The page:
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How To Do MCAT Math Without A Calculator

Is there math on the MCAT? Yup. Can you use a calculator on the MCAT? Nope. This scares a lot of students, but let’s think about it another way – although calculations may look tough initially, MCAT math is always subordinate to science. The MCAT is not at all about math for the sake of math. You’ll be more than ready to tackle MCAT math problems on test day by doing practice and keeping these tips and tricks in mind. When you’re done, test your new skills with a free MCAT practice test

MCAT Math Tips


First and foremost, you should be comfortable with working around units. Units are important because they help us keep track of what we’re using a number to qualify. Doing algebra with units is a way to check your work and to verify that you’re using the correct form of an equation. When taking the MCAT, you’ll likely have to pull at least a few equations from memory when answering a question, and it’s very normal to second-guess whether you’re putting the right variables in the right places, especially if the equation isn’t particularly intuitive. 

But what if we were dealing with different units of distance? For instance, what if there was a mismatch in scale, like if the question gave us information in meters, but all the answers were in millimeters? From the point of view of unit checking, as a way to make sure we’re putting the right variables in the right place of the equation, all we have to do is make sure the same TYPE of units end up in the same place on either side of the equation, without worrying so much about what those units are. In this case, as long as we see some unit for distance in the same place on both sides of the equation, we know that we’ve set up the problem correctly. However, when the time comes to match our units to the correct answer choices, we need to make sure that the specific units line up.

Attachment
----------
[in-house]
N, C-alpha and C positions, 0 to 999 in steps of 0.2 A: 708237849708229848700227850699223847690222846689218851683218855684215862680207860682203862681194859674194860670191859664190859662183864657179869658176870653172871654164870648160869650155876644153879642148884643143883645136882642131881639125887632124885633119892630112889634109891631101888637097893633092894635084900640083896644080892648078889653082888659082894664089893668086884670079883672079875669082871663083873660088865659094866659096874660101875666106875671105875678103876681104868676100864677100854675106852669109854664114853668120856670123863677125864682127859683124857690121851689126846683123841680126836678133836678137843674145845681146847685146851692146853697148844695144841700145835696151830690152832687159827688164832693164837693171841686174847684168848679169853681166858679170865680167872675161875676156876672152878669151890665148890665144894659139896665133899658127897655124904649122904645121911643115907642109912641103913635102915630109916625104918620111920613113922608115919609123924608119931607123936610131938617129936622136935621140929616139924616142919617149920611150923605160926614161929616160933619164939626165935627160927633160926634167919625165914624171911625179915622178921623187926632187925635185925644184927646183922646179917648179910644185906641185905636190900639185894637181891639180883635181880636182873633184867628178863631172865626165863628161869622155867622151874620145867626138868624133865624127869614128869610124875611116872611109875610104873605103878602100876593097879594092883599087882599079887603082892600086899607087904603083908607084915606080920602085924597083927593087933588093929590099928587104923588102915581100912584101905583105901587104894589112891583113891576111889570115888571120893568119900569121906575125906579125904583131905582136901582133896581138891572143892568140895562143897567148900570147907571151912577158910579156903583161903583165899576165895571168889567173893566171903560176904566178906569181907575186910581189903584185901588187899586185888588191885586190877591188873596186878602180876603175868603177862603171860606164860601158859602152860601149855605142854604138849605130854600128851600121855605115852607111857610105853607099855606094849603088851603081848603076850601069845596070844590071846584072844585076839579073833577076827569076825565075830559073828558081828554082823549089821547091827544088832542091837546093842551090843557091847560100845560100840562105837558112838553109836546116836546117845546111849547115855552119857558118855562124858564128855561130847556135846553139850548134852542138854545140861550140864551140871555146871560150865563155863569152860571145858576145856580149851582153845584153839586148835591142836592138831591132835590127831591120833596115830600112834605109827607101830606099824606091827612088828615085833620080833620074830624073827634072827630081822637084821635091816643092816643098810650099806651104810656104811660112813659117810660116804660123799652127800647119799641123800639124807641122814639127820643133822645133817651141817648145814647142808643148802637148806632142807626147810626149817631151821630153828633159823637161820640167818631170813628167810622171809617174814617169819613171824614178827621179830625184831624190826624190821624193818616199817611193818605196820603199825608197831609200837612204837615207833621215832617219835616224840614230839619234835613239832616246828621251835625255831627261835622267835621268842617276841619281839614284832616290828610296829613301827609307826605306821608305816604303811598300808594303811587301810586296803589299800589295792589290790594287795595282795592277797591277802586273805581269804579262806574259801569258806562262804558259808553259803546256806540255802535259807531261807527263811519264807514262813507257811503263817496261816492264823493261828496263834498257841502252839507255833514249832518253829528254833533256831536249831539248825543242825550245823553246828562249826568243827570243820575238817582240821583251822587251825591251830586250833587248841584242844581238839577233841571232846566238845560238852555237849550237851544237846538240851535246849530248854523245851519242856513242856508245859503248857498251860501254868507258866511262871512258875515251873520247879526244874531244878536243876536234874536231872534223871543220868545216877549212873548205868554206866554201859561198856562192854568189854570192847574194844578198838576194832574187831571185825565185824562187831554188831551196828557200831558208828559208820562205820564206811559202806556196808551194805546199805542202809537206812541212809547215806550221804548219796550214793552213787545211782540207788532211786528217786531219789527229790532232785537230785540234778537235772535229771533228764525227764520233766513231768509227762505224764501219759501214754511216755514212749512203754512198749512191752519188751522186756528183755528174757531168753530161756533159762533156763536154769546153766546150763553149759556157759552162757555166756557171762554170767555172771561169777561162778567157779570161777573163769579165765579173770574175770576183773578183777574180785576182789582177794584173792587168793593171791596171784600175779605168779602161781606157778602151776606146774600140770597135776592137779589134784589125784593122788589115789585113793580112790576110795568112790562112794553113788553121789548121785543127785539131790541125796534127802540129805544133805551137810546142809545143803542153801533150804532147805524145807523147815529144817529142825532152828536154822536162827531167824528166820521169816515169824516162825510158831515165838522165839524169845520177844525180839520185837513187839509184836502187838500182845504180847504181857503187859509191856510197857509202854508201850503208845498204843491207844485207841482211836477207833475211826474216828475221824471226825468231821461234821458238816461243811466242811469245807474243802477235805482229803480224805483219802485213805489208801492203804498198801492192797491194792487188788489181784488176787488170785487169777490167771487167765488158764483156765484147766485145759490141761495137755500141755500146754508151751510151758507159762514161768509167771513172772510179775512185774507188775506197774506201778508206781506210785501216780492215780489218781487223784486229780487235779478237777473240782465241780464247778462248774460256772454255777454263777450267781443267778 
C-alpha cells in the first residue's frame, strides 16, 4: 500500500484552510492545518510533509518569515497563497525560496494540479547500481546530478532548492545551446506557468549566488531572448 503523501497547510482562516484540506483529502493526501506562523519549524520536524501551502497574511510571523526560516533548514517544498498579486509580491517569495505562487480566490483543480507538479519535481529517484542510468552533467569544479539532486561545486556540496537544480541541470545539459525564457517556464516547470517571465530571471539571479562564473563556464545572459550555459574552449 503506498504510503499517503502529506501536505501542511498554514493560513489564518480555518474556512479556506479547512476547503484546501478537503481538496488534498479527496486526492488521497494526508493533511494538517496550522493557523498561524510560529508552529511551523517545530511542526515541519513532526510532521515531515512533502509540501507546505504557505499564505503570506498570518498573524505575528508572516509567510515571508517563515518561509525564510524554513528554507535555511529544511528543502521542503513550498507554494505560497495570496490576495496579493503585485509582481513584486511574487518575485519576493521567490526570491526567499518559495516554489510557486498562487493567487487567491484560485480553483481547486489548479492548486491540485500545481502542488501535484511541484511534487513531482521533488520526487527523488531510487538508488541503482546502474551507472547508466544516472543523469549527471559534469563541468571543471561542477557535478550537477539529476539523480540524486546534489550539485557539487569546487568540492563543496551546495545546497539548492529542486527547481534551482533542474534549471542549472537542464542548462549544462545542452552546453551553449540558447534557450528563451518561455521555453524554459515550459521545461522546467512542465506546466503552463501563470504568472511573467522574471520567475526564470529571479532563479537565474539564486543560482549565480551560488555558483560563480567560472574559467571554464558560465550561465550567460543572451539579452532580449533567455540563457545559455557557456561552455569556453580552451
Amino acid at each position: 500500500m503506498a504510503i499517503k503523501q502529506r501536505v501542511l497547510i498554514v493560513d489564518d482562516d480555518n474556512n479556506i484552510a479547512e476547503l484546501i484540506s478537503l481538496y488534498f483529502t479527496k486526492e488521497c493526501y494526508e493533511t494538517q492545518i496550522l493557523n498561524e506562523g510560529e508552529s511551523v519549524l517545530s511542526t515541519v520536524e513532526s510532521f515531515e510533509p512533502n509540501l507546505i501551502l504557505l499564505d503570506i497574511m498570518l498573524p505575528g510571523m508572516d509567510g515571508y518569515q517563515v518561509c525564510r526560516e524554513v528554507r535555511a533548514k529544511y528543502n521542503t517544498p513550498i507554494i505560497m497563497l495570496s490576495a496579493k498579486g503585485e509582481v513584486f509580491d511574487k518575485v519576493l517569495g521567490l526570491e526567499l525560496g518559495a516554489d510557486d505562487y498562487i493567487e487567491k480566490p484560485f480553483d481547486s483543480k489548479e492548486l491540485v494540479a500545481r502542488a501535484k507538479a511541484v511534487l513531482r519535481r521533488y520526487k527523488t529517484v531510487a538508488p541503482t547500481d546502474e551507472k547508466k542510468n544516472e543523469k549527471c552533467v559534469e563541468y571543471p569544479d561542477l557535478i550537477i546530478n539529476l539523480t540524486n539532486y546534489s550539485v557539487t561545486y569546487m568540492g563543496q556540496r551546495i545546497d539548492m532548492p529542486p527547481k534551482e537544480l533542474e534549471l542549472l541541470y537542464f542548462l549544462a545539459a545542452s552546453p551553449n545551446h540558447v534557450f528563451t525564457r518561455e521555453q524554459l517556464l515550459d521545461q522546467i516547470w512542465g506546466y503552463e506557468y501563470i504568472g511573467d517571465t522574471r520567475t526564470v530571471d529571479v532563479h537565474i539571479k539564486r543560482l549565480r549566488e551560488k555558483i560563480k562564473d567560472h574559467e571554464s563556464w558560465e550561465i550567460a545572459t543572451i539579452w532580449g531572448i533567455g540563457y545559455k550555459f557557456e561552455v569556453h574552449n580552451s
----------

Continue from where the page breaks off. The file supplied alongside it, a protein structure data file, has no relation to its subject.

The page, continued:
This is where unit conversion comes in. To convert between units, we can utilize the concept of dimensional analysis. You might have seen this concept already, in the context of, say, stoichiometry, but it applies much more broadly to conversion between units in general. So, if we’re given an equivalence relationship between two units, like 1 foot equals 0.3 meters, we can write that as a fraction in the form of 1 foot divided by 0.3 meters or as 0.3 meters divided by 1 foot. Because 1 foot and 0.3 meters are equal, those fractions both equal 1, meaning that we can multiply any other value by that fraction without changing its magnitude. While doing so, we’re simultaneously doing algebra with the units, which results in them being changed. 

Choosing equations:

Remember that equations are tools, and we need to pick the right tool for the job. This means that the equation (or perhaps equations) should BOTH contain variables related to the information presented in the question stem AND yield a calculated result that corresponds to the answer choices.